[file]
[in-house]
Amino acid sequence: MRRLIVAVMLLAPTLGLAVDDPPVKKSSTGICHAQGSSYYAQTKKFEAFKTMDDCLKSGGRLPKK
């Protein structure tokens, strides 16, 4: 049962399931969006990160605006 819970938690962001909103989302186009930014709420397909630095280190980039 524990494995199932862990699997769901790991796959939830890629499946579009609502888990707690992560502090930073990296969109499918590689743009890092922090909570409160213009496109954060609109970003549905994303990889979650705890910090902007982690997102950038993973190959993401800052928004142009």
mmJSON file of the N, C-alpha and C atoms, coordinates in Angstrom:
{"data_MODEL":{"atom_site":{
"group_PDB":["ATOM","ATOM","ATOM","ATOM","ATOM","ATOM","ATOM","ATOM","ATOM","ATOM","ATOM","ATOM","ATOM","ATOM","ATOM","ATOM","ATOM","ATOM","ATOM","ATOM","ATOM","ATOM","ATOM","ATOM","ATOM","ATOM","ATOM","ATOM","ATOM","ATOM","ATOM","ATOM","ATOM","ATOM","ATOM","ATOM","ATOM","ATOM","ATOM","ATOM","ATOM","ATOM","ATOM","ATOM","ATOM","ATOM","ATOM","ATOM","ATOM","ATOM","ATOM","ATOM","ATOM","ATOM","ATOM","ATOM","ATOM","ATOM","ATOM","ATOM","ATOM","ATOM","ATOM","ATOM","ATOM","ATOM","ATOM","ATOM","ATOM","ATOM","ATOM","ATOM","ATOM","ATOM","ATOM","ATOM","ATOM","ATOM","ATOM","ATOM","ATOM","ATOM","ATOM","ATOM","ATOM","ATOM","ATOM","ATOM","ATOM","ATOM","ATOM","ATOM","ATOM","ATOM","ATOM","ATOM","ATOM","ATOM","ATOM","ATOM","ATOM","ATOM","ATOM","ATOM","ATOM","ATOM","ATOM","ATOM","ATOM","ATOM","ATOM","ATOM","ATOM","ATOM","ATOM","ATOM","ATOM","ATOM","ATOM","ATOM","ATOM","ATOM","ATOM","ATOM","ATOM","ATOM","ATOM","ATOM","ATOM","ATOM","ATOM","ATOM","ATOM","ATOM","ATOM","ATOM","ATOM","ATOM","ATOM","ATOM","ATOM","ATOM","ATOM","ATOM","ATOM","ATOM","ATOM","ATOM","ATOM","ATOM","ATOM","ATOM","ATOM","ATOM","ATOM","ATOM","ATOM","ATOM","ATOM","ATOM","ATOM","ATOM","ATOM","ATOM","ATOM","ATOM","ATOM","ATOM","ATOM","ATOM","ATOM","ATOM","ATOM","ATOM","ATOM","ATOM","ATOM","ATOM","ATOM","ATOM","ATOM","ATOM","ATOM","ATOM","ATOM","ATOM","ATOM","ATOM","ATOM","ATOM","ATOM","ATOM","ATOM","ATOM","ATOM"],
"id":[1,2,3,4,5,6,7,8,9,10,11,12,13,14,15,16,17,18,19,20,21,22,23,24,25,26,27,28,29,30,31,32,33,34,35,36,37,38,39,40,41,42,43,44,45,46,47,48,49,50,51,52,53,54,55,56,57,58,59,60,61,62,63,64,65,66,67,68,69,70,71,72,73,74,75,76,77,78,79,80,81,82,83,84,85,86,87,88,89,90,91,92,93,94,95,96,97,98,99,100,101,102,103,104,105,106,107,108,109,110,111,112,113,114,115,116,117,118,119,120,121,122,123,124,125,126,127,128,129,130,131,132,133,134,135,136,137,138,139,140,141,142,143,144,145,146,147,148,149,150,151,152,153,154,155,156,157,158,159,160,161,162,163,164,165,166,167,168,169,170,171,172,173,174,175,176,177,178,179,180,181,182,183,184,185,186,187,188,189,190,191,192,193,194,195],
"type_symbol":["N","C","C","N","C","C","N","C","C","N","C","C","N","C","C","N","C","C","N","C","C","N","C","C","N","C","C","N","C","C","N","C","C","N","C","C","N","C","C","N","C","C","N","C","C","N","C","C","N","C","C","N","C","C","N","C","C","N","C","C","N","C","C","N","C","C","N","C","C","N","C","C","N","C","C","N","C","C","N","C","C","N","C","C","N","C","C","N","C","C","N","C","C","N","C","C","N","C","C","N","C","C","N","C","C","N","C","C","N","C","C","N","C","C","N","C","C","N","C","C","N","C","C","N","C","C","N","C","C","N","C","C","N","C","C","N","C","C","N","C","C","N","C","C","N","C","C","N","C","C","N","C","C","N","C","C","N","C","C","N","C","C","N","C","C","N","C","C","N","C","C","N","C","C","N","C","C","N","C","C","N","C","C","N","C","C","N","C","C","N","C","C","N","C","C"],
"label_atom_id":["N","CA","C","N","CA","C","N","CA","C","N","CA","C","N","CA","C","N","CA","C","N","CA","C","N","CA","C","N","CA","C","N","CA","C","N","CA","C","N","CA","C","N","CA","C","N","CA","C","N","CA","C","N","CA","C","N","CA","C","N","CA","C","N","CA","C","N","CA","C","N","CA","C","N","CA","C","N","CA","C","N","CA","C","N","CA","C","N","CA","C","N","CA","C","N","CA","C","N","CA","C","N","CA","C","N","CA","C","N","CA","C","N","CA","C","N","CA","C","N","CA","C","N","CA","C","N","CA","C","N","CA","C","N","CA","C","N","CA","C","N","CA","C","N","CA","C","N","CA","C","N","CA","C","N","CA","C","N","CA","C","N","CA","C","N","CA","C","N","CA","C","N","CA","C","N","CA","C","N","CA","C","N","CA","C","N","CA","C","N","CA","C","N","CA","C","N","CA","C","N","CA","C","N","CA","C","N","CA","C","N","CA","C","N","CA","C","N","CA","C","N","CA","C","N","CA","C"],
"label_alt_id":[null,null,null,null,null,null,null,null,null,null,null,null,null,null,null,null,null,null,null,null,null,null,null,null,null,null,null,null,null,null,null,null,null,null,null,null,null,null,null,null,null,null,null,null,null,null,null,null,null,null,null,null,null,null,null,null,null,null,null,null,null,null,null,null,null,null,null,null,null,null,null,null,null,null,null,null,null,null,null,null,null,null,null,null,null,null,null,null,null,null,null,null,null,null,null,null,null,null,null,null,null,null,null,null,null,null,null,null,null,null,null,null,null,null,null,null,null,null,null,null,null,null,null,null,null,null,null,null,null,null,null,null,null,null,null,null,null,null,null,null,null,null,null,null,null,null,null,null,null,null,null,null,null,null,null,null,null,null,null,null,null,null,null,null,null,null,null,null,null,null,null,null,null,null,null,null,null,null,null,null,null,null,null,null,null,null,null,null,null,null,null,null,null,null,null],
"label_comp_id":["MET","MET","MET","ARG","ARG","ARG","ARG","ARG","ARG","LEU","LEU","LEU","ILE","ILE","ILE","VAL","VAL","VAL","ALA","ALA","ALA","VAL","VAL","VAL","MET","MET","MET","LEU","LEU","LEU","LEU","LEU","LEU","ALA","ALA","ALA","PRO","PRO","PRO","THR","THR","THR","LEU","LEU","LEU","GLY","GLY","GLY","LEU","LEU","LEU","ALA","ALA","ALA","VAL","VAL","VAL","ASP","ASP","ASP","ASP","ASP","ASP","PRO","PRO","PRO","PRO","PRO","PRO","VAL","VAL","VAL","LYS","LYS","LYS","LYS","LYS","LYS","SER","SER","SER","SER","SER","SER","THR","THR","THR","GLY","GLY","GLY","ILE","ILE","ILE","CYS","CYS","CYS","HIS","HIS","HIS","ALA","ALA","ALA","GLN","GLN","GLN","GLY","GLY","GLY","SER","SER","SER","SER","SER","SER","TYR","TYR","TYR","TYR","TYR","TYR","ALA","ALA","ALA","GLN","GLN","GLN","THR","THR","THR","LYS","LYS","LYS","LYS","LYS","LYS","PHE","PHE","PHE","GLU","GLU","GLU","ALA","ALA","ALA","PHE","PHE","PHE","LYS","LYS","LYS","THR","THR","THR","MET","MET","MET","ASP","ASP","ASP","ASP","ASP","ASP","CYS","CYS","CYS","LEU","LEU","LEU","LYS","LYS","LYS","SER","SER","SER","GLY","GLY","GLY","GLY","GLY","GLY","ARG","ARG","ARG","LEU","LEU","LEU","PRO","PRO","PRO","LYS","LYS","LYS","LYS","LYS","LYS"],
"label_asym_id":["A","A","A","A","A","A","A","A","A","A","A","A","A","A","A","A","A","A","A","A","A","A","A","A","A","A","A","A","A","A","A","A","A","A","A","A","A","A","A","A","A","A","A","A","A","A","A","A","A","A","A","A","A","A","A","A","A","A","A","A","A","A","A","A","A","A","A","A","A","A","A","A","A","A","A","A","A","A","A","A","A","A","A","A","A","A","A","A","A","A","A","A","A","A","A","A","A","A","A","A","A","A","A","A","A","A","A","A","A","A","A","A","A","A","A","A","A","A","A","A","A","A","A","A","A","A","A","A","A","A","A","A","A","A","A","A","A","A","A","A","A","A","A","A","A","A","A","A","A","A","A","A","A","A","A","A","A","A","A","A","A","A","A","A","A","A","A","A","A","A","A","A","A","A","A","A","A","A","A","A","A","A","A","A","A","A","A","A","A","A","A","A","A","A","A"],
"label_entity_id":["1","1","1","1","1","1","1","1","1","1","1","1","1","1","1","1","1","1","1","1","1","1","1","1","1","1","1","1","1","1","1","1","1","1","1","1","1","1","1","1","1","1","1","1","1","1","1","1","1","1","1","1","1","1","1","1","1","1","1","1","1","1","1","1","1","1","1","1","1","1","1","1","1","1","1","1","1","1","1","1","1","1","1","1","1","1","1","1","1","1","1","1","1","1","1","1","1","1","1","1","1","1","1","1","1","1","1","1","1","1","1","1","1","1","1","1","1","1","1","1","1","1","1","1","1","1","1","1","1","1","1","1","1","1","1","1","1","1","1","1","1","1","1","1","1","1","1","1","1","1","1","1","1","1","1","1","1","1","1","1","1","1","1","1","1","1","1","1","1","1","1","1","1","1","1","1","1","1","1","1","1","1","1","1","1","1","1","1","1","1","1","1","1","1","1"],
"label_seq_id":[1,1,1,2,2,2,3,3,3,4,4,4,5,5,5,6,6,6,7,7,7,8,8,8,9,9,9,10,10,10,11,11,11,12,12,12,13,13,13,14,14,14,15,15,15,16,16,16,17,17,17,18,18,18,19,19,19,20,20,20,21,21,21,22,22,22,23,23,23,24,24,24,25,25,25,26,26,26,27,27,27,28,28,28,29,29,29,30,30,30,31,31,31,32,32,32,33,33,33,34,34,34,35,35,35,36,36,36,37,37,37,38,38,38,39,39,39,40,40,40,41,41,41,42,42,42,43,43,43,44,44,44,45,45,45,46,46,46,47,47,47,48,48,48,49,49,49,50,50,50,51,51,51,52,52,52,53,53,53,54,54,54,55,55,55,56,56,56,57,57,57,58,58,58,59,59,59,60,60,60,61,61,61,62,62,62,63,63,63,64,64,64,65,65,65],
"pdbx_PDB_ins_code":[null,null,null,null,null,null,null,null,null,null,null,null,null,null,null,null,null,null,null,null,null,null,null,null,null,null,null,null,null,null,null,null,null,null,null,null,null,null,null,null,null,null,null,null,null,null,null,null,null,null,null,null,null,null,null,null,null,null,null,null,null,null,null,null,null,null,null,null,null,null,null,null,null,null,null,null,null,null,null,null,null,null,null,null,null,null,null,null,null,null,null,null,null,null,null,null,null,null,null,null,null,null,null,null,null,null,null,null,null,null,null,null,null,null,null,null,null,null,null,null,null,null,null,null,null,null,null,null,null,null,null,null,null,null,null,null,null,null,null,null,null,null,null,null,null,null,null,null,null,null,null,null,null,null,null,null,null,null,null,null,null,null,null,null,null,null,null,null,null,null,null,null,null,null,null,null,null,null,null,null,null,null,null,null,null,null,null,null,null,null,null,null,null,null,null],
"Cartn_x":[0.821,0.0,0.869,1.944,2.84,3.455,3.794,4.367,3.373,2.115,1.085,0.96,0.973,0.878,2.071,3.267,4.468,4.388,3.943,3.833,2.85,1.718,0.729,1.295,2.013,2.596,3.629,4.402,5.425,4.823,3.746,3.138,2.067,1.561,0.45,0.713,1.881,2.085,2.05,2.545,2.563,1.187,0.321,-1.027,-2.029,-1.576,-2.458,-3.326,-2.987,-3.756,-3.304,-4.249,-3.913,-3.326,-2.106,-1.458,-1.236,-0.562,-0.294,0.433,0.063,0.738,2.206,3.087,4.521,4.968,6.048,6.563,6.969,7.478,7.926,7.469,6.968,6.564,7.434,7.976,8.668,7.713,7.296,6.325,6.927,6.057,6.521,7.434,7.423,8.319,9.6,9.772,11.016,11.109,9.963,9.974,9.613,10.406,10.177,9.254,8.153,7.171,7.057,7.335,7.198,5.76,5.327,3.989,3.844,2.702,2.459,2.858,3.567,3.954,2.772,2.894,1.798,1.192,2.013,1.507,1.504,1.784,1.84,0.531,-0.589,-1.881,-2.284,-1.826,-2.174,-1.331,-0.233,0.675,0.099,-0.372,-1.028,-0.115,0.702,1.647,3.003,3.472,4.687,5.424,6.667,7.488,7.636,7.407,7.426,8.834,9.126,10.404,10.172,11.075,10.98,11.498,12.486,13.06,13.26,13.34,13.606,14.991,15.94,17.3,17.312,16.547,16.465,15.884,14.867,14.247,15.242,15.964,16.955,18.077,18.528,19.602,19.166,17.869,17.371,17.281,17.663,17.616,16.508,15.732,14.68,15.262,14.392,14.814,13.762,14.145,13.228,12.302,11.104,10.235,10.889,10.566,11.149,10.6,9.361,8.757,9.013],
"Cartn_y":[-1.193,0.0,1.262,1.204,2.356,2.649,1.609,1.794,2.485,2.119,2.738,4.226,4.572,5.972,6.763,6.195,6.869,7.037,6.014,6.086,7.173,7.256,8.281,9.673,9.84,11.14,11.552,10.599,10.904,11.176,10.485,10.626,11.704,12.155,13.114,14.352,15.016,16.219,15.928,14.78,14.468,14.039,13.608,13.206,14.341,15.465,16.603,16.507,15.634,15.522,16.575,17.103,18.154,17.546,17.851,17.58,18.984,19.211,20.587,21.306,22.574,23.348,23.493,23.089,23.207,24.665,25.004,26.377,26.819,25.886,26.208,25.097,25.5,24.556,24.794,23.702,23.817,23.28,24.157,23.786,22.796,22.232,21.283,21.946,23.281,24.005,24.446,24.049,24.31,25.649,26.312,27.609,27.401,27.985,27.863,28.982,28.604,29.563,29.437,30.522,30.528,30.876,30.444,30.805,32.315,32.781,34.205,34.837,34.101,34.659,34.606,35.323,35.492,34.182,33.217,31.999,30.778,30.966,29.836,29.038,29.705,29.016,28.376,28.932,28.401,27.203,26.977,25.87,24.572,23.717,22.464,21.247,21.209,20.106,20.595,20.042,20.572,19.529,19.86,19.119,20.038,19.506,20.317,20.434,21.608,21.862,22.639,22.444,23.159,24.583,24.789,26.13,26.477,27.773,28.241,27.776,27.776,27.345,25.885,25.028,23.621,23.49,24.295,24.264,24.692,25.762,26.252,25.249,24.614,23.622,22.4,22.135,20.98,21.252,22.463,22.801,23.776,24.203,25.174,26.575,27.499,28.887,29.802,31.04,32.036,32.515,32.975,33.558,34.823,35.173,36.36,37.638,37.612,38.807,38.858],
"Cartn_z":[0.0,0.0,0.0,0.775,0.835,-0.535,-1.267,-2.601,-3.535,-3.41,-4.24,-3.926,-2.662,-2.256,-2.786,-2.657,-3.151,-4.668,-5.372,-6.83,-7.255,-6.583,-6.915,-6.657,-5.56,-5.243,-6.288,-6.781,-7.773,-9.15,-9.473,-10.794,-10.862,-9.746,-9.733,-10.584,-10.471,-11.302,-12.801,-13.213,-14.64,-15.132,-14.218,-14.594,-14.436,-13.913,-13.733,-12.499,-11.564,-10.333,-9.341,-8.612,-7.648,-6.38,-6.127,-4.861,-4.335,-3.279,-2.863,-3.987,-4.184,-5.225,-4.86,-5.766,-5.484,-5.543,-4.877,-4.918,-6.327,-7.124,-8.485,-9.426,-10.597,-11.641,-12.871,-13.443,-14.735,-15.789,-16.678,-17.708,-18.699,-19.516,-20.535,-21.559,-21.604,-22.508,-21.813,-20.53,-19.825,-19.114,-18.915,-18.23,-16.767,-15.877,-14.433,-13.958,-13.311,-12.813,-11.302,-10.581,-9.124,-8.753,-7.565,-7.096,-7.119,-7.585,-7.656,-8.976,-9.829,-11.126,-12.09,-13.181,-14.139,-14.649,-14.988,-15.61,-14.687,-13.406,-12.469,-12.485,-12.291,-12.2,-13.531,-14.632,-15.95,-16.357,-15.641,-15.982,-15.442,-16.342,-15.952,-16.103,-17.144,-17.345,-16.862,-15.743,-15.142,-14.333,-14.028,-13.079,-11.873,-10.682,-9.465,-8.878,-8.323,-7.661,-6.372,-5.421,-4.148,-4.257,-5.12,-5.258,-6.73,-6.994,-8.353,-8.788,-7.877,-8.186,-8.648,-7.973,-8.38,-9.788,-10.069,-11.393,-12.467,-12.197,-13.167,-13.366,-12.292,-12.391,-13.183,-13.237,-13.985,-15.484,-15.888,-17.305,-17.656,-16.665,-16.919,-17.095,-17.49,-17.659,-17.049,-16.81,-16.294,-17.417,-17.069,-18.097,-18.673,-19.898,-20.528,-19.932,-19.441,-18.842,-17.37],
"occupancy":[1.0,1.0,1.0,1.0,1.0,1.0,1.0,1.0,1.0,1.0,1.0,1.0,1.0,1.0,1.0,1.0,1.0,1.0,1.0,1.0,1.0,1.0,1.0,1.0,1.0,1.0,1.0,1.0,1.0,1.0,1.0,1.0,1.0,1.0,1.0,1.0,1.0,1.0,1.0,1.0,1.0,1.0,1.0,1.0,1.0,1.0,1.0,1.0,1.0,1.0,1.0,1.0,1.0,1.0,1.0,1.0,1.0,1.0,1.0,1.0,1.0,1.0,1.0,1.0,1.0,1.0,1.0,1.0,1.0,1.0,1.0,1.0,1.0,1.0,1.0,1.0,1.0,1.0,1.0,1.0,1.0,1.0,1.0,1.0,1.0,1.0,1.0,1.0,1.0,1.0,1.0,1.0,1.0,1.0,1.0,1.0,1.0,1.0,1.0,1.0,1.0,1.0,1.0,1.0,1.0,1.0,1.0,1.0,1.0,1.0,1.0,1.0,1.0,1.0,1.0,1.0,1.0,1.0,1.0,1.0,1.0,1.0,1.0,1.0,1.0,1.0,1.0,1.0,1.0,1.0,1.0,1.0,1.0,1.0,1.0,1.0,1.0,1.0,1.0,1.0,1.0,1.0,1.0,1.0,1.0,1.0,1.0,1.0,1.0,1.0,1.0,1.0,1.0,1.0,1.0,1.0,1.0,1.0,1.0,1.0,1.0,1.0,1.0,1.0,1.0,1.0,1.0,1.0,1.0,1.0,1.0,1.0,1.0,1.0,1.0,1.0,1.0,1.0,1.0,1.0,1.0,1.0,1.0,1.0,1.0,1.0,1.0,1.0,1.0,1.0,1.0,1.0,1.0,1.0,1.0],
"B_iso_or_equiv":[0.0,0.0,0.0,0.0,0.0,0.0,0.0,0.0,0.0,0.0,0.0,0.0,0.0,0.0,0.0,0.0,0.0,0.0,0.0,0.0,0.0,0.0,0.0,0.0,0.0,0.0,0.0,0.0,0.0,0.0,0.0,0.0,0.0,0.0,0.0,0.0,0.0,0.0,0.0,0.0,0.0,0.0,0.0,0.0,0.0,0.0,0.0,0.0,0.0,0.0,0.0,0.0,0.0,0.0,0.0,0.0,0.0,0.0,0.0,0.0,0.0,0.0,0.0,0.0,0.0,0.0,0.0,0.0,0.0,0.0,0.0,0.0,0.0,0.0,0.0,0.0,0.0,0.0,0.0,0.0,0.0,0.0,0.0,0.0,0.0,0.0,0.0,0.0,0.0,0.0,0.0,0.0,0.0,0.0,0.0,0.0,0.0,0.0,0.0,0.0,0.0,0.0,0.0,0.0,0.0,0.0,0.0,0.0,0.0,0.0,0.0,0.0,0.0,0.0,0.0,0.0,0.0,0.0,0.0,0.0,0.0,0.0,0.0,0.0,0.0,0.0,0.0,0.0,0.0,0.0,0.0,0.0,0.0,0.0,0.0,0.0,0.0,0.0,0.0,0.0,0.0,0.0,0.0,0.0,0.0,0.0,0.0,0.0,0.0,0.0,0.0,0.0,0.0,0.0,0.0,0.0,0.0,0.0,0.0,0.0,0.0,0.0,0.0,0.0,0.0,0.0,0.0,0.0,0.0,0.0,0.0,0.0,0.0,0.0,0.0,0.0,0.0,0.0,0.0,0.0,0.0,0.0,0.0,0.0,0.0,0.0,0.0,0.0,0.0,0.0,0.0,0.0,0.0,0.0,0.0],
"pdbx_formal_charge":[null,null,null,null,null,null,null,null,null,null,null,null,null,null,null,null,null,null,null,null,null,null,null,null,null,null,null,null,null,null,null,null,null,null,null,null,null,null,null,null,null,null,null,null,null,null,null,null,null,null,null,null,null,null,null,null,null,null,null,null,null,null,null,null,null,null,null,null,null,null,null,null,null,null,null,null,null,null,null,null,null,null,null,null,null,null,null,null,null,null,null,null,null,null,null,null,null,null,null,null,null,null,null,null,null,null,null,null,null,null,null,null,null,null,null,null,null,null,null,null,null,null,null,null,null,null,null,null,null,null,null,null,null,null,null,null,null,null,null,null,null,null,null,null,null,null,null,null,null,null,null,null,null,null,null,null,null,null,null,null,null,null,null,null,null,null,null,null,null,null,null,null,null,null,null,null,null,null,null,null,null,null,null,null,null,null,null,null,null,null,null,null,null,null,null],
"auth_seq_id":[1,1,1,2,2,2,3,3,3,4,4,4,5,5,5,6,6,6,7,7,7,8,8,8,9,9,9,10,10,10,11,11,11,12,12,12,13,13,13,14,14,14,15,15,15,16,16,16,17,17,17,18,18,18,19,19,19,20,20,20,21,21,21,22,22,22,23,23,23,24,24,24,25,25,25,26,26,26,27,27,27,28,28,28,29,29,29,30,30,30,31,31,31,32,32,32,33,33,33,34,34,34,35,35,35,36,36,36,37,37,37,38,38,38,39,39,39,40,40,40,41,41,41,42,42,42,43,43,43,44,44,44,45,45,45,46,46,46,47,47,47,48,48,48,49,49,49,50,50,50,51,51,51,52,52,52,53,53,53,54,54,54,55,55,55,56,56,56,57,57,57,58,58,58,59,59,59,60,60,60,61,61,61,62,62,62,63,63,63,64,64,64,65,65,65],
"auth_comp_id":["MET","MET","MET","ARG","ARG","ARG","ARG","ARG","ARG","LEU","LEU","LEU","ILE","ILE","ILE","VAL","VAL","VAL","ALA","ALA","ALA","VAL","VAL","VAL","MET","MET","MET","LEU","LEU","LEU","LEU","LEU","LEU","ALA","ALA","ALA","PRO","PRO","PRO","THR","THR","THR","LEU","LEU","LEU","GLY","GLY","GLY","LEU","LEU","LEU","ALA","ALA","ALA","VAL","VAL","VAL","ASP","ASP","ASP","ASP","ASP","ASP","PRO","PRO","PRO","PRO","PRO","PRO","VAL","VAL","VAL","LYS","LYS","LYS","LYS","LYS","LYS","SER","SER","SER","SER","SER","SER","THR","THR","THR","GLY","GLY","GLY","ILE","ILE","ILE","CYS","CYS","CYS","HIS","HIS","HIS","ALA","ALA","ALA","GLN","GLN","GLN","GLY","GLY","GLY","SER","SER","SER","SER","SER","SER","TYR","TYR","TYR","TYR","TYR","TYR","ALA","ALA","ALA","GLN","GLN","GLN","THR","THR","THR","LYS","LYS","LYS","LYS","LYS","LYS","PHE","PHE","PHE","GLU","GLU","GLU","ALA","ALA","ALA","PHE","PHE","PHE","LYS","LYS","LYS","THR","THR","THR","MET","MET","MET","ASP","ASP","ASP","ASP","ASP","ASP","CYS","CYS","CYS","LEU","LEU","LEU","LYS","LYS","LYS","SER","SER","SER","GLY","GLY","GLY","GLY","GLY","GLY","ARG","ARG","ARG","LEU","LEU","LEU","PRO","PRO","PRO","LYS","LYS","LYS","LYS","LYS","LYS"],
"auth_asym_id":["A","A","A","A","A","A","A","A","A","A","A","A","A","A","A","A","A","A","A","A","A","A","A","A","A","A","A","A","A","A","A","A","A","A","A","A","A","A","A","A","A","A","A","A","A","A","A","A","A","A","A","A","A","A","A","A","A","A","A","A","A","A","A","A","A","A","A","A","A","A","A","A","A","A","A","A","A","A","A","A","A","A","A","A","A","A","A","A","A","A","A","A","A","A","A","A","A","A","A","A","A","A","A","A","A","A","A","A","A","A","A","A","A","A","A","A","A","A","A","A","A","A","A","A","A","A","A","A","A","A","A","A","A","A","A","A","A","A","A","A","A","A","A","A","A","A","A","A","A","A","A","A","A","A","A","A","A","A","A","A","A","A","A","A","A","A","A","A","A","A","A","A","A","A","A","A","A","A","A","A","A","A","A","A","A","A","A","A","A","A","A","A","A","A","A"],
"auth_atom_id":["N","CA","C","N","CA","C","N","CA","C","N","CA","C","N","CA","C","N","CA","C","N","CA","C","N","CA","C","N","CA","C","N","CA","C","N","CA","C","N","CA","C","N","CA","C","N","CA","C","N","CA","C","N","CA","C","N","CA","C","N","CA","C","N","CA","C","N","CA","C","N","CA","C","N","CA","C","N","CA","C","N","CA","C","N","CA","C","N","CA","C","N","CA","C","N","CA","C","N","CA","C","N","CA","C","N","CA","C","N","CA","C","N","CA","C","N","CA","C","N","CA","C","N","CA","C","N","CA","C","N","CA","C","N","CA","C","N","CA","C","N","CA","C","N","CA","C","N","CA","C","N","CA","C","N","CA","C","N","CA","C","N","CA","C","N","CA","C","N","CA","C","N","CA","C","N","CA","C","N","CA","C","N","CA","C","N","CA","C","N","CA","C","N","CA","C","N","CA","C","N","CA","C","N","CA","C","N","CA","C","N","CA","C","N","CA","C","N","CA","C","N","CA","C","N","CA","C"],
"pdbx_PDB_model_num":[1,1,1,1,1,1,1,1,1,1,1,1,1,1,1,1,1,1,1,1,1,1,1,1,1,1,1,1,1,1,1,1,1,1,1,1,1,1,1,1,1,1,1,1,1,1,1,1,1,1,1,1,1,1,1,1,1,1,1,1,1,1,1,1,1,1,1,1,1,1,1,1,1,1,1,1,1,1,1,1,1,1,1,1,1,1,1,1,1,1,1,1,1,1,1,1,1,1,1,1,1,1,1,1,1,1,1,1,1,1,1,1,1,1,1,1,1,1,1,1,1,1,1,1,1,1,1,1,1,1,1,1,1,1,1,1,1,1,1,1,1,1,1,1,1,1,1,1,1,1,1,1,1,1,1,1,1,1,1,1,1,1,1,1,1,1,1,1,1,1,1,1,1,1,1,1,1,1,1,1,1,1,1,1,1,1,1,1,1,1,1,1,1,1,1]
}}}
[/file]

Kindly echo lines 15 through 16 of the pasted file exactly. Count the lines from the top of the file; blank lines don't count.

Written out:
"pdbx_PDB_ins_code":[null,null,null,null,null,null,null,null,null,null,null,null,null,null,null,null,null,null,null,null,null,null,null,null,null,null,null,null,null,null,null,null,null,null,null,null,null,null,null,null,null,null,null,null,null,null,null,null,null,null,null,null,null,null,null,null,null,null,null,null,null,null,null,null,null,null,null,null,null,null,null,null,null,null,null,null,null,null,null,null,null,null,null,null,null,null,null,null,null,null,null,null,null,null,null,null,null,null,null,null,null,null,null,null,null,null,null,null,null,null,null,null,null,null,null,null,null,null,null,null,null,null,null,null,null,null,null,null,null,null,null,null,null,null,null,null,null,null,null,null,null,null,null,null,null,null,null,null,null,null,null,null,null,null,null,null,null,null,null,null,null,null,null,null,null,null,null,null,null,null,null,null,null,null,null,null,null,null,null,null,null,null,null,null,null,null,null,null,null,null,null,null,null,null,null],
"Cartn_x":[0.821,0.0,0.869,1.944,2.84,3.455,3.794,4.367,3.373,2.115,1.085,0.96,0.973,0.878,2.071,3.267,4.468,4.388,3.943,3.833,2.85,1.718,0.729,1.295,2.013,2.596,3.629,4.402,5.425,4.823,3.746,3.138,2.067,1.561,0.45,0.713,1.881,2.085,2.05,2.545,2.563,1.187,0.321,-1.027,-2.029,-1.576,-2.458,-3.326,-2.987,-3.756,-3.304,-4.249,-3.913,-3.326,-2.106,-1.458,-1.236,-0.562,-0.294,0.433,0.063,0.738,2.206,3.087,4.521,4.968,6.048,6.563,6.969,7.478,7.926,7.469,6.968,6.564,7.434,7.976,8.668,7.713,7.296,6.325,6.927,6.057,6.521,7.434,7.423,8.319,9.6,9.772,11.016,11.109,9.963,9.974,9.613,10.406,10.177,9.254,8.153,7.171,7.057,7.335,7.198,5.76,5.327,3.989,3.844,2.702,2.459,2.858,3.567,3.954,2.772,2.894,1.798,1.192,2.013,1.507,1.504,1.784,1.84,0.531,-0.589,-1.881,-2.284,-1.826,-2.174,-1.331,-0.233,0.675,0.099,-0.372,-1.028,-0.115,0.702,1.647,3.003,3.472,4.687,5.424,6.667,7.488,7.636,7.407,7.426,8.834,9.126,10.404,10.172,11.075,10.98,11.498,12.486,13.06,13.26,13.34,13.606,14.991,15.94,17.3,17.312,16.547,16.465,15.884,14.867,14.247,15.242,15.964,16.955,18.077,18.528,19.602,19.166,17.869,17.371,17.281,17.663,17.616,16.508,15.732,14.68,15.262,14.392,14.814,13.762,14.145,13.228,12.302,11.104,10.235,10.889,10.566,11.149,10.6,9.361,8.757,9.013],